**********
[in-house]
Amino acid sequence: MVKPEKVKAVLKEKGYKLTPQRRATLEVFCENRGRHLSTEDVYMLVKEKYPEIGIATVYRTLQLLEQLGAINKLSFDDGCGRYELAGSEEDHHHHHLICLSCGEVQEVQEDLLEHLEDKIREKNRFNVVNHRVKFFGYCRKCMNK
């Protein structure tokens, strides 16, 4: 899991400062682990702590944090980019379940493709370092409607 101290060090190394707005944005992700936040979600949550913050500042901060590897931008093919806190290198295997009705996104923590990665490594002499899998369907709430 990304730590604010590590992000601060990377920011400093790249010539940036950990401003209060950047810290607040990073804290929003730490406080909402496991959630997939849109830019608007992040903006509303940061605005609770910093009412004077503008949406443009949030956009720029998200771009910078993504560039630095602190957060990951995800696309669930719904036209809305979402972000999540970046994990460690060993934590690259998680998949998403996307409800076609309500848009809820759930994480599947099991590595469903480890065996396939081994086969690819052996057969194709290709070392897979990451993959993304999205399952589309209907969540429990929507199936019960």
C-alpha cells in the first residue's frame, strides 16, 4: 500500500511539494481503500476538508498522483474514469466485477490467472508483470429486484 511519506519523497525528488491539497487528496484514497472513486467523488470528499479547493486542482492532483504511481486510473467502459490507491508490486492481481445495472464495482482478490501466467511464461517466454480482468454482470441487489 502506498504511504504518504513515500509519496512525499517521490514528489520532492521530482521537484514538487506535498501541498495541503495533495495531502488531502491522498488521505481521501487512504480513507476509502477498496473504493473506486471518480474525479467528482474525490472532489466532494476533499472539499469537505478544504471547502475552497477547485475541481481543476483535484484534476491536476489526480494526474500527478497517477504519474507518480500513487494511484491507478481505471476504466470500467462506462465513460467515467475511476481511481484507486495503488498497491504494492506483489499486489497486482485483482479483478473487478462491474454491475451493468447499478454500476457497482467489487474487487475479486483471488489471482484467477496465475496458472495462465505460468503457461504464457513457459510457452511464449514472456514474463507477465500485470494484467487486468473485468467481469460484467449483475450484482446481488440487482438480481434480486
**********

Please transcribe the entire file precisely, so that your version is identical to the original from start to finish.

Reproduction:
[in-house]
Amino acid sequence: MVKPEKVKAVLKEKGYKLTPQRRATLEVFCENRGRHLSTEDVYMLVKEKYPEIGIATVYRTLQLLEQLGAINKLSFDDGCGRYELAGSEEDHHHHHLICLSCGEVQEVQEDLLEHLEDKIREKNRFNVVNHRVKFFGYCRKCMNK
């Protein structure tokens, strides 16, 4: 899991400062682990702590944090980019379940493709370092409607 101290060090190394707005944005992700936040979600949550913050500042901060590897931008093919806190290198295997009705996104923590990665490594002499899998369907709430 990304730590604010590590992000601060990377920011400093790249010539940036950990401003209060950047810290607040990073804290929003730490406080909402496991959630997939849109830019608007992040903006509303940061605005609770910093009412004077503008949406443009949030956009720029998200771009910078993504560039630095602190957060990951995800696309669930719904036209809305979402972000999540970046994990460690060993934590690259998680998949998403996307409800076609309500848009809820759930994480599947099991590595469903480890065996396939081994086969690819052996057969194709290709070392897979990451993959993304999205399952589309209907969540429990929507199936019960």
C-alpha cells in the first residue's frame, strides 16, 4: 500500500511539494481503500476538508498522483474514469466485477490467472508483470429486484 511519506519523497525528488491539497487528496484514497472513486467523488470528499479547493486542482492532483504511481486510473467502459490507491508490486492481481445495472464495482482478490501466467511464461517466454480482468454482470441487489 502506498504511504504518504513515500509519496512525499517521490514528489520532492521530482521537484514538487506535498501541498495541503495533495495531502488531502491522498488521505481521501487512504480513507476509502477498496473504493473506486471518480474525479467528482474525490472532489466532494476533499472539499469537505478544504471547502475552497477547485475541481481543476483535484484534476491536476489526480494526474500527478497517477504519474507518480500513487494511484491507478481505471476504466470500467462506462465513460467515467475511476481511481484507486495503488498497491504494492506483489499486489497486482485483482479483478473487478462491474454491475451493468447499478454500476457497482467489487474487487475479486483471488489471482484467477496465475496458472495462465505460468503457461504464457513457459510457452511464449514472456514474463507477465500485470494484467487486468473485468467481469460484467449483475450484482446481488440487482438480481434480486